- As a temporary solution to an acute problem, open a window in each room for just a few minutes. Opening windows allows the stale, humid air to escape, and fresh dry air to enter. After a shower, for example, open the bathroom window, or turn on the exhaust fan, so the steam can go outside instead of remaining in the home.
- Vent all gas burners, clothes dryers, etc. to the outdoors. Install kitchen and bathroom exhaust fans. If there are a large number of plants in the house during winter, concentrate them in one sunny room and avoid over-watering.
- Keep basements as dry as possible by waterproofing floors and walls. Run a dehumidifier if necessary. Make sure attic vents are open and unobstructed.
- Opening the windows slightly throughout the house for a brief time each day will go far toward allowing humid air to escape and drier air to enter. The heat loss will be minimal.
- Installation of storm windows will often relieve condensation on the prime house by keeping the interior glass warmer.
Does condensation occur more often in particular climates or types of homes?
Absolutely! Condensation is more apt to occur in climates where the average January temperature is 35˚F or colder because there will be greater extremes between indoor and outdoor temperatures affecting the glass surfaces in the home.
During the Summer and Fall, all parts of house pick up moisture from damp air. In the Fall, when the windows are closed and the heat is turned on, this will pass into the air of the house and for a week or two there is likely to be condensation.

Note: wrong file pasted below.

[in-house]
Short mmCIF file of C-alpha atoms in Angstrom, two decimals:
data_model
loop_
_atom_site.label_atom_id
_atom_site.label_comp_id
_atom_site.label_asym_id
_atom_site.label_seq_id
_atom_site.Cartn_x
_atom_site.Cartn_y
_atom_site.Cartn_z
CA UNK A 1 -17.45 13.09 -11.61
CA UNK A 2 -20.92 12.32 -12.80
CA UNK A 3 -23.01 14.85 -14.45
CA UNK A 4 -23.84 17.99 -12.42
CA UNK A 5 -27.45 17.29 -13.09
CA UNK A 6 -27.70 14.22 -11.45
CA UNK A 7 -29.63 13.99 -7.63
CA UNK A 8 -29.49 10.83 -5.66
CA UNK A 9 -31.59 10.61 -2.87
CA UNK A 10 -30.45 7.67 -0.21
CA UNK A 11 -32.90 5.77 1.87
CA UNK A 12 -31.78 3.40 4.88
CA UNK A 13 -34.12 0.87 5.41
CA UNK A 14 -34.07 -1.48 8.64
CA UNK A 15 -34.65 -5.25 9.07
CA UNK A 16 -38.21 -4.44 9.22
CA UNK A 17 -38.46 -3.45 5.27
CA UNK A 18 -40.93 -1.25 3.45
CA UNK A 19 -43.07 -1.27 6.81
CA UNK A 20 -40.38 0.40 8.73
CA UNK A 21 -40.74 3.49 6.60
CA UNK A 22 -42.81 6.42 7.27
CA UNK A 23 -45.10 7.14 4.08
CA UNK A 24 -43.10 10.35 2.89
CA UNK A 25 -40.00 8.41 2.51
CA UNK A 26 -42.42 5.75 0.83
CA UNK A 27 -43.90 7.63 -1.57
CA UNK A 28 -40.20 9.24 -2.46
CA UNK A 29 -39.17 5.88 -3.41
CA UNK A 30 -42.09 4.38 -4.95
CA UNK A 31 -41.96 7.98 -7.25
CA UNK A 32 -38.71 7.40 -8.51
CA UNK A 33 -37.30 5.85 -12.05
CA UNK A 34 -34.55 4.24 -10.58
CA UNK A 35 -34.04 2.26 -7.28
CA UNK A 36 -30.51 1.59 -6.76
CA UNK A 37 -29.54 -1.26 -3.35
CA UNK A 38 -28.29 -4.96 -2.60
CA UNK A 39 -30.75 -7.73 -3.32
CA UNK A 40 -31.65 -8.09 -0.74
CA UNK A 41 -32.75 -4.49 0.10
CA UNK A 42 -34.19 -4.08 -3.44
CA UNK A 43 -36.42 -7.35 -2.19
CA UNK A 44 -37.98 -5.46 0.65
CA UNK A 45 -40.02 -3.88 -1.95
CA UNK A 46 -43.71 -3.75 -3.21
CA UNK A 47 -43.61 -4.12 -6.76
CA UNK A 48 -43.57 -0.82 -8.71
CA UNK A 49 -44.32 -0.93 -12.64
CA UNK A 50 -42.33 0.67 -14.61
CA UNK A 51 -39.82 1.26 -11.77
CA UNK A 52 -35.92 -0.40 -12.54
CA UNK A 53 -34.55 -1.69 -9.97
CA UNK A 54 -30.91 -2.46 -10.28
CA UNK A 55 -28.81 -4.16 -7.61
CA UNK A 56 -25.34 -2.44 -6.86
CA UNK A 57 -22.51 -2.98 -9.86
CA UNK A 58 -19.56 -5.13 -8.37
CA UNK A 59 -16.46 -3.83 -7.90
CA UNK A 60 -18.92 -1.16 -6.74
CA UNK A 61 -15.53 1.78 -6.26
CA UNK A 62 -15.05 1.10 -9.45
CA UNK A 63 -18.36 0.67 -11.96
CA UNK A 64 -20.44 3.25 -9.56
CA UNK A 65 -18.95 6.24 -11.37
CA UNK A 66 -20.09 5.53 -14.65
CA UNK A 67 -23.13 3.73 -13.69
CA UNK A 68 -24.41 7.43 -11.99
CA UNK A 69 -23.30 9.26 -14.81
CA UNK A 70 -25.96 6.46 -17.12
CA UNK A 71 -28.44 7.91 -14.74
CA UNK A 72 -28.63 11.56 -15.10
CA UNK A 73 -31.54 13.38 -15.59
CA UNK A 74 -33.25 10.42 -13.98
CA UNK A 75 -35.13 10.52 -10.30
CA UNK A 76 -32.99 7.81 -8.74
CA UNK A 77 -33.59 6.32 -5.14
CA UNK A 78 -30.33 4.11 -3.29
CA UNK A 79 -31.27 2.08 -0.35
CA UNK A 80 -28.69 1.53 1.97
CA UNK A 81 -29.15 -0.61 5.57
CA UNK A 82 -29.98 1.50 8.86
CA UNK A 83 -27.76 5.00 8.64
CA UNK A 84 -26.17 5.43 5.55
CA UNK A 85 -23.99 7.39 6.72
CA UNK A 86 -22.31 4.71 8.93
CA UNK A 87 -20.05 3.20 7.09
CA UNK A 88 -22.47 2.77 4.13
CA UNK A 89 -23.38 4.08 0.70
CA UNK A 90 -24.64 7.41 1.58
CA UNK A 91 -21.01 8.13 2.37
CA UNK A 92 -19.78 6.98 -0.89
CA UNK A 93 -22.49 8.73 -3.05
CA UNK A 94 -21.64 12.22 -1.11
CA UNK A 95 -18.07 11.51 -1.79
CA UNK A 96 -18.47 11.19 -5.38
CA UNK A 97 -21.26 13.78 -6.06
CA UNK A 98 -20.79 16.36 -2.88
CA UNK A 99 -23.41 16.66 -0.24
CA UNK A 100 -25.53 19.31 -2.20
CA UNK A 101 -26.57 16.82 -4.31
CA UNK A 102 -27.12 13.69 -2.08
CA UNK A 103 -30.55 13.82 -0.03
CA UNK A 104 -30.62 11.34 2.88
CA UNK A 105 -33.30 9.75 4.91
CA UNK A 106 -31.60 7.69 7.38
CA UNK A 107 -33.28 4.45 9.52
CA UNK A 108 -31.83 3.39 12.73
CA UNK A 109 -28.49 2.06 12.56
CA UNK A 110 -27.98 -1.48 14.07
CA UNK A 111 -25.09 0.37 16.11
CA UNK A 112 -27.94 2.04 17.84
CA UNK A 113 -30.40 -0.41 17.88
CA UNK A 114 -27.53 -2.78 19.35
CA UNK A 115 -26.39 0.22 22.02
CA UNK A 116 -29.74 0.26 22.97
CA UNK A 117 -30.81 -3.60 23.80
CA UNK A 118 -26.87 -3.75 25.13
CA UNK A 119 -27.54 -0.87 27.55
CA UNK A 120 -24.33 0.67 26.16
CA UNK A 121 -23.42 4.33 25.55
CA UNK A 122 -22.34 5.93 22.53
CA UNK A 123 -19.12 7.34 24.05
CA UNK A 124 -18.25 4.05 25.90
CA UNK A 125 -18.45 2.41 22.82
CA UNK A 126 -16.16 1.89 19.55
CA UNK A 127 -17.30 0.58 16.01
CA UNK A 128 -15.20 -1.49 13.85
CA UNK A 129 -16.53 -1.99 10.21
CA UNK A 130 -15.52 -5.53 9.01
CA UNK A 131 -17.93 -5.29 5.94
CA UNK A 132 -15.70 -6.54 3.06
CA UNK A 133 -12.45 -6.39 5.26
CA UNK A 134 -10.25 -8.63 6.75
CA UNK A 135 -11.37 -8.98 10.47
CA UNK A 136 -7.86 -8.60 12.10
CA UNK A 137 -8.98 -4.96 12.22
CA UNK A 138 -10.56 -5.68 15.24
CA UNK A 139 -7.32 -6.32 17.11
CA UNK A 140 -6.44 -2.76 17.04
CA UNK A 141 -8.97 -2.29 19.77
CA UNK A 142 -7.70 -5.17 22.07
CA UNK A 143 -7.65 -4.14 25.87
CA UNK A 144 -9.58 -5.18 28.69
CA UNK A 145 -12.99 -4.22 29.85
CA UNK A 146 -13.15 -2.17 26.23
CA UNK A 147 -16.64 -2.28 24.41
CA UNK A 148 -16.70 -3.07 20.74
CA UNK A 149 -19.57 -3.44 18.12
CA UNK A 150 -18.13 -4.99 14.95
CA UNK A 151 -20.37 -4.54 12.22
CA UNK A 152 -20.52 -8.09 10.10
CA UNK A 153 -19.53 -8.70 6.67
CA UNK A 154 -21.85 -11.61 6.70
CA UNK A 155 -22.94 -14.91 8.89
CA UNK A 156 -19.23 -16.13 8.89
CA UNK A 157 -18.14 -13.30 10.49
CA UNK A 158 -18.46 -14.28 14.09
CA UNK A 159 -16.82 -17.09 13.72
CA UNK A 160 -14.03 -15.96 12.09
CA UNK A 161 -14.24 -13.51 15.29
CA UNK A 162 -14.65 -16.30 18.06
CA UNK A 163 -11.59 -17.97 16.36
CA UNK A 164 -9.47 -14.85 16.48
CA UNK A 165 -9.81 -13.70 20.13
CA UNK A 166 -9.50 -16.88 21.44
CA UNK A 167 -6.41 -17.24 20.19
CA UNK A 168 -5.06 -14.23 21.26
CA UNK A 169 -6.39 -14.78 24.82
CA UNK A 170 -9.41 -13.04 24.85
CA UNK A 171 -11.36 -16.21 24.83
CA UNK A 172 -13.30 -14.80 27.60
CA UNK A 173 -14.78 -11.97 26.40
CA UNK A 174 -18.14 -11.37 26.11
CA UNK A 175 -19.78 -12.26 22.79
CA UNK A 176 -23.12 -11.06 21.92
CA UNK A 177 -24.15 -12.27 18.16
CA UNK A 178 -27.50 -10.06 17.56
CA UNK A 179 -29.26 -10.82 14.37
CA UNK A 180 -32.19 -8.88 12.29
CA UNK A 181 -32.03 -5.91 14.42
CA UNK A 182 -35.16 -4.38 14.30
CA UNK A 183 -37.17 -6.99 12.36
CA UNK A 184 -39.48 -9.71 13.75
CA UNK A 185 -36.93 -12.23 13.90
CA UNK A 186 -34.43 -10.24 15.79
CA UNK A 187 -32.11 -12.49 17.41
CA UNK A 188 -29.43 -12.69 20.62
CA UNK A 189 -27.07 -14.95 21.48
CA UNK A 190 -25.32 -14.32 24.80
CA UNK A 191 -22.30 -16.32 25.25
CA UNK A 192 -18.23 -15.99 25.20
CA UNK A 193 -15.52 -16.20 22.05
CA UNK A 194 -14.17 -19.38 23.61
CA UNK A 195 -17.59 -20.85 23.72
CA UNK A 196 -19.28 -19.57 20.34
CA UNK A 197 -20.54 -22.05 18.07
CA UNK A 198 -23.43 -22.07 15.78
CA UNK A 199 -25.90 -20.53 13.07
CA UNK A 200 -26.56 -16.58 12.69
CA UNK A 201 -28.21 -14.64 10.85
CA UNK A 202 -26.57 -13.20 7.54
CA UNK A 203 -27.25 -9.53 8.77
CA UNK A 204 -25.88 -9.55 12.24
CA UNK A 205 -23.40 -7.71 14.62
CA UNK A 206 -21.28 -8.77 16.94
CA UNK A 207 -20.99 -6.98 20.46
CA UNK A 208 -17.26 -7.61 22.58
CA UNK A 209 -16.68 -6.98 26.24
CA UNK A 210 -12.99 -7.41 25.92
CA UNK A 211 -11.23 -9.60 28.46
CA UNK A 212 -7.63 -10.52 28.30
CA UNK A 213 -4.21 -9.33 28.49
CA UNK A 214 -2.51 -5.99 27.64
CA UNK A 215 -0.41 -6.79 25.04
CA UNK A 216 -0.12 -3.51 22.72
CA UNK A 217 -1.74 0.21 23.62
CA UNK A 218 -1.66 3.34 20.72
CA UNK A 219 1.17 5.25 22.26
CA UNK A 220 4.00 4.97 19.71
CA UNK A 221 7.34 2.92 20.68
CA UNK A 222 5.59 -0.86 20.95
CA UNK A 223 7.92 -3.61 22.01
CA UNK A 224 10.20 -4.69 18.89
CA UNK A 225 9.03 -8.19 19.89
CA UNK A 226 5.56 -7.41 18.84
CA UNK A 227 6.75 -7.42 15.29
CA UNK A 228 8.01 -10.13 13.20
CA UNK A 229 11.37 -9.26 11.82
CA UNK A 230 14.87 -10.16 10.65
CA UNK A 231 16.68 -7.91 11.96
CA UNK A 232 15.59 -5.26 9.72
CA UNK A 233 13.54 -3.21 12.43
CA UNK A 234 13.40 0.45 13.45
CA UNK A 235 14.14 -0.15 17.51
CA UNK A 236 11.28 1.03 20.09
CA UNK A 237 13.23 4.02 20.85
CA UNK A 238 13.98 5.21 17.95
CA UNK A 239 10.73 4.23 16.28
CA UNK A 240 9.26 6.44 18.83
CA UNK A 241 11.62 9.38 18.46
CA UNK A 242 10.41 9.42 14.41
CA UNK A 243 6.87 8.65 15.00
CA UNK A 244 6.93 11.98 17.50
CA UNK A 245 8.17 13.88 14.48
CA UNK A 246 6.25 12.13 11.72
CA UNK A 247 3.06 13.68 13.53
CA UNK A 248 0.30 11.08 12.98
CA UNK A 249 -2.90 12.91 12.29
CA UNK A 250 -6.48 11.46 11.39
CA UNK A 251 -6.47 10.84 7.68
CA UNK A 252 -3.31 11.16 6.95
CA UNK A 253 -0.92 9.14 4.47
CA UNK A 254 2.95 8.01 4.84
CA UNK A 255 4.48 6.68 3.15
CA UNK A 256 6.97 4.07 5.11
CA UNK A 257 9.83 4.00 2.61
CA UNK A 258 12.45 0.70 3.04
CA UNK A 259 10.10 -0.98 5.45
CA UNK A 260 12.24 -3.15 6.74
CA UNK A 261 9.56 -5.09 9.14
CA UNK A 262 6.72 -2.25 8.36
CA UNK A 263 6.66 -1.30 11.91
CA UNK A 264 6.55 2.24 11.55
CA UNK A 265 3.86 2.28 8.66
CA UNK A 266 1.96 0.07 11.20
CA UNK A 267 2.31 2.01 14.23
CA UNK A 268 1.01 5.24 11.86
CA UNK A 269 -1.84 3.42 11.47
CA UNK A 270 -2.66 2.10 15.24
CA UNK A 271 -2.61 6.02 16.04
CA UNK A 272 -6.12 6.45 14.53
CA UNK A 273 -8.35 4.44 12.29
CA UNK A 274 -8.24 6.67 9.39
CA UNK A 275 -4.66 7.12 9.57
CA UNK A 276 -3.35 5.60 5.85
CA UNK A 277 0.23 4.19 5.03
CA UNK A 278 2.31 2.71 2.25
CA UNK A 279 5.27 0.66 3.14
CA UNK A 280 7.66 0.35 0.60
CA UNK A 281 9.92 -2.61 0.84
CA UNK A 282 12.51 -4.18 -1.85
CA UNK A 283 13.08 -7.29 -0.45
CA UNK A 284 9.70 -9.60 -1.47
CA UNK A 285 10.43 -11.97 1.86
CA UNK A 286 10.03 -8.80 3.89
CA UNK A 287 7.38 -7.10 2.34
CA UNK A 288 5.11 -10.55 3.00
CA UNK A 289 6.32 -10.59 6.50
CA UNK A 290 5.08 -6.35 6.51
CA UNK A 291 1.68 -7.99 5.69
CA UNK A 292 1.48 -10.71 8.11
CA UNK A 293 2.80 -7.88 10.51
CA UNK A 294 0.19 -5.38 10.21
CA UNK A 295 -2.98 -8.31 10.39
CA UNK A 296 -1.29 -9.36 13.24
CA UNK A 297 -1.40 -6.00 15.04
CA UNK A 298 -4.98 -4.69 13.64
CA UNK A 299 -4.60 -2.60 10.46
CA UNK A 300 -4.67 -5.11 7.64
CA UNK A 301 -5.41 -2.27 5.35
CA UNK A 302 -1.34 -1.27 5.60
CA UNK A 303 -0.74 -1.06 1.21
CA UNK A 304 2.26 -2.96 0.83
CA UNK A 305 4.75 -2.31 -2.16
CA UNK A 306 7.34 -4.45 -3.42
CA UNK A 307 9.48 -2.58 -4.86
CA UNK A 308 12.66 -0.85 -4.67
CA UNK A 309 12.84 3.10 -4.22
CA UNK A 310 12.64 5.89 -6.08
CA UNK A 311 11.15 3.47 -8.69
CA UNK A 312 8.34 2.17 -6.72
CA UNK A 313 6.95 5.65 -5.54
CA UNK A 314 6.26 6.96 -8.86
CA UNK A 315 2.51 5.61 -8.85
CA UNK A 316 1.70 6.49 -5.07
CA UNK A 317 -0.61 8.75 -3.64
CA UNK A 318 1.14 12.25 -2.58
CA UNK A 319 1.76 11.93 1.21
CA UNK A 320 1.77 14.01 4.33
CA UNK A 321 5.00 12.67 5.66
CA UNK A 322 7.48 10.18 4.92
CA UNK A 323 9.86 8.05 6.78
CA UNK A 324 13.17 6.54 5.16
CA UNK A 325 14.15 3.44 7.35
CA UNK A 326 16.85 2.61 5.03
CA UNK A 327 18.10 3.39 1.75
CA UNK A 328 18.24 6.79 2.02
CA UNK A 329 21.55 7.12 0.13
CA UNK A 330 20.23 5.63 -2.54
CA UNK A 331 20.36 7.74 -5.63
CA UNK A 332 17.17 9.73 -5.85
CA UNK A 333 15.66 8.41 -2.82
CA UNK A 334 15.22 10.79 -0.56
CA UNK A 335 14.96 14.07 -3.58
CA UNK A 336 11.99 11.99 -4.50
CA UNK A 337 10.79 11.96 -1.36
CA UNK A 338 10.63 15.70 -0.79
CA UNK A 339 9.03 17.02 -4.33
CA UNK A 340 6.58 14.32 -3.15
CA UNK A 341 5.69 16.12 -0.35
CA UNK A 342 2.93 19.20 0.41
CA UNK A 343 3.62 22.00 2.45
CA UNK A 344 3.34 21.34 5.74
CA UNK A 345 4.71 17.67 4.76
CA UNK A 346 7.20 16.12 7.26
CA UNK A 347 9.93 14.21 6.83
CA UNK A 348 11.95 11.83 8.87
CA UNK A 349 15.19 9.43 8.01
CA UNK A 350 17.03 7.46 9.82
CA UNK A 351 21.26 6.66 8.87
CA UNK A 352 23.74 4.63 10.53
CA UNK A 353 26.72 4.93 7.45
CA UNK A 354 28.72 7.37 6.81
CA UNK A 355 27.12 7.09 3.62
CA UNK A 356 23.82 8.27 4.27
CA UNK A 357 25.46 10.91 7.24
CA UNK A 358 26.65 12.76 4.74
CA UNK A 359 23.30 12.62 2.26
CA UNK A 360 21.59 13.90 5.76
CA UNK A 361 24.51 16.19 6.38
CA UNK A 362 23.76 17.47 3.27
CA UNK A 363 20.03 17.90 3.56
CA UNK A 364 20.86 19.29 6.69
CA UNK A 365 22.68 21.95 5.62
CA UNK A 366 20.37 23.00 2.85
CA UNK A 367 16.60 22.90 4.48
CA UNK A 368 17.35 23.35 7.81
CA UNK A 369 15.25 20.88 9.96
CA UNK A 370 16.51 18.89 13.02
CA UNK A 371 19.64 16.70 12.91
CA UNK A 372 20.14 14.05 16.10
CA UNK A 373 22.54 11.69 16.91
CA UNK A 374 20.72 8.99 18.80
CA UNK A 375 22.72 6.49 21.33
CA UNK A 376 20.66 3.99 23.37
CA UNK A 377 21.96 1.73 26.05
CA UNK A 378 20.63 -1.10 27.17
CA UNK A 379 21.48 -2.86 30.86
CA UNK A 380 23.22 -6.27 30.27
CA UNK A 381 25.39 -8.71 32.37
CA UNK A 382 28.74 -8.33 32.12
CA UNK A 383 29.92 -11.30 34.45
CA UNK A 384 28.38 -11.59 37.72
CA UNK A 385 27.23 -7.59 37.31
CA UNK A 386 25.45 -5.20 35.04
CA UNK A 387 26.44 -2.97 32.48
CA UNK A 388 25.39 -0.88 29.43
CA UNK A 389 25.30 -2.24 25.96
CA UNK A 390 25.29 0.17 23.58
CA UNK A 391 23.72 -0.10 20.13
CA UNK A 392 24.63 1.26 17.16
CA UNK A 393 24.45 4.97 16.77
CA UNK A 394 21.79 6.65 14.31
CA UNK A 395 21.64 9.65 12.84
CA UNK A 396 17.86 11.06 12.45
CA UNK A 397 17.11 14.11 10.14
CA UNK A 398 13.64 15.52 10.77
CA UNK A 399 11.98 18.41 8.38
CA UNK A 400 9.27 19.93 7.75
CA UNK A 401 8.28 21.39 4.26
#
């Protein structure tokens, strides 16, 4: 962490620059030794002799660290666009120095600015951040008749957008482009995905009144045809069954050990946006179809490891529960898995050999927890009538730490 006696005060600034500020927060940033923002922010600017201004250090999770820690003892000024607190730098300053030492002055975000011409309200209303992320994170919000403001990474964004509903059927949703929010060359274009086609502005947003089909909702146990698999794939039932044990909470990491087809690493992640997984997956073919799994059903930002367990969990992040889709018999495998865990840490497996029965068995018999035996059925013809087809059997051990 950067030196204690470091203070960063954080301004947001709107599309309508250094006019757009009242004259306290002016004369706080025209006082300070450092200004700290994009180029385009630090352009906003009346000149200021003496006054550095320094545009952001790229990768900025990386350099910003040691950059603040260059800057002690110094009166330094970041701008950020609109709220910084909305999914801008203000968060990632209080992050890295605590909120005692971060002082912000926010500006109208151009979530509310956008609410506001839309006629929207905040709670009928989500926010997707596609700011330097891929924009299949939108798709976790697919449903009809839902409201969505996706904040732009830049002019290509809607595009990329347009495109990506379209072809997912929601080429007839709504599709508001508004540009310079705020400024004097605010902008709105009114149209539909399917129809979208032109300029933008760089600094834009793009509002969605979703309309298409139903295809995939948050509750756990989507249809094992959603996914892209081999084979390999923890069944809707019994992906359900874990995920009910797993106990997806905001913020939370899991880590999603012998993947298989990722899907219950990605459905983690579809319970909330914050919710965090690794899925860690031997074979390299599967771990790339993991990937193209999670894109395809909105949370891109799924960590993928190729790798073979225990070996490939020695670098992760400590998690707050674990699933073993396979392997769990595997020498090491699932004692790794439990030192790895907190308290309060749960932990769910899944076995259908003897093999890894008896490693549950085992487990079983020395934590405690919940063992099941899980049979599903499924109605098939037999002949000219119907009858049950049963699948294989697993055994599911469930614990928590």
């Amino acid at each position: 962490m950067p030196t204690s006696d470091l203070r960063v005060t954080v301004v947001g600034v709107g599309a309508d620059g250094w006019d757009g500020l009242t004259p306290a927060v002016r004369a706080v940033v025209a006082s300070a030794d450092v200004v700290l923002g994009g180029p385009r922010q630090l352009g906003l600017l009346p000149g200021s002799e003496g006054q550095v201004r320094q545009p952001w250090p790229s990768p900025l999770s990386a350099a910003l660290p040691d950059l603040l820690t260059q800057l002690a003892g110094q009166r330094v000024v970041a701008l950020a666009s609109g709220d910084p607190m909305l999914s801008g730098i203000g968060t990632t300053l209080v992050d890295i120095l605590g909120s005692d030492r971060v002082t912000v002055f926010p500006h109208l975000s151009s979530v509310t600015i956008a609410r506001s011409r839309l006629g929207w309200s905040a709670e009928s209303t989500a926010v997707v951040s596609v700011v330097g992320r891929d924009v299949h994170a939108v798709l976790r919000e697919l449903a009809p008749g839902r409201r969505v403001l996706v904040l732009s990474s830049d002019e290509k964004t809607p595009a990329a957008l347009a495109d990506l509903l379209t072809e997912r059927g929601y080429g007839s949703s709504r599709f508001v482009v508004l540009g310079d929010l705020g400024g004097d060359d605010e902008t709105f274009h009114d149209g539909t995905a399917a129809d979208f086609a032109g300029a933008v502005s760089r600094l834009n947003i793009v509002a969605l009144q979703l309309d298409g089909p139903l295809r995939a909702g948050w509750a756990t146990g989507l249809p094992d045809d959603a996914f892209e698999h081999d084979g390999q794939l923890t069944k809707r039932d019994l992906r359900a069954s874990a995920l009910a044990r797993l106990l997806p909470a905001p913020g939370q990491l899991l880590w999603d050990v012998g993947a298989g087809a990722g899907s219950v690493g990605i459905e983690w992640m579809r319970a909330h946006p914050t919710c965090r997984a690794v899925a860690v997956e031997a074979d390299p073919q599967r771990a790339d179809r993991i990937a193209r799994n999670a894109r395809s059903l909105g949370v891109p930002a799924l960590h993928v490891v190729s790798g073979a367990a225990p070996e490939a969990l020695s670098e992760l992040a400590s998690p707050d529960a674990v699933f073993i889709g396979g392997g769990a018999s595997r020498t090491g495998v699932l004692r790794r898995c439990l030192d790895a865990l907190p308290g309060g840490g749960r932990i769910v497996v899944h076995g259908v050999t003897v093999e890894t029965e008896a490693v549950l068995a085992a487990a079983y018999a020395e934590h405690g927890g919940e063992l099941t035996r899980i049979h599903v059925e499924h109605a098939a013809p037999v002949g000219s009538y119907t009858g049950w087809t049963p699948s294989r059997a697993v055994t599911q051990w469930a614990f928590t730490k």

During the first year after construction of remodeling, it is likely a house will have more condensation present because of the massive amount of moisture in the building materials used. Building materials need about one year to dry out, so excessive condensation can be expected in the heating season. Ever after the first year if the humidity level is too high, condensation may still be a problem because todays homes are much “tighter” (in the interest of energy efficiency) than older homes. New materials and techniques in weatherstripping, insulation, vapor barriers, etc., which are intended to keep out cold air, also lock moisture inside. As a result, moisture created by bathrooms, kitchens, laundries, and occupants no longer flows to the outside, unless mechanically ventilated.
Are there any cases where window condensation is only temporary?
Yes, there are primarily three:
- New construction or remodeling
- The beginning of each heating season
- Quick changes in temperature
Wood, plaster, cement, and other building materials are used in new construction and remodeling produce a great deal of moisture. When the heating season begins there may be a certain amount of temporary condensation. During the humid summer, your house will absorb some moisture. After the first few weeks of heating it will dry out, and you’ll have fewer condensation troubles. Sharp, quick drops in temperature can also create temporary condensation problems during the heating season.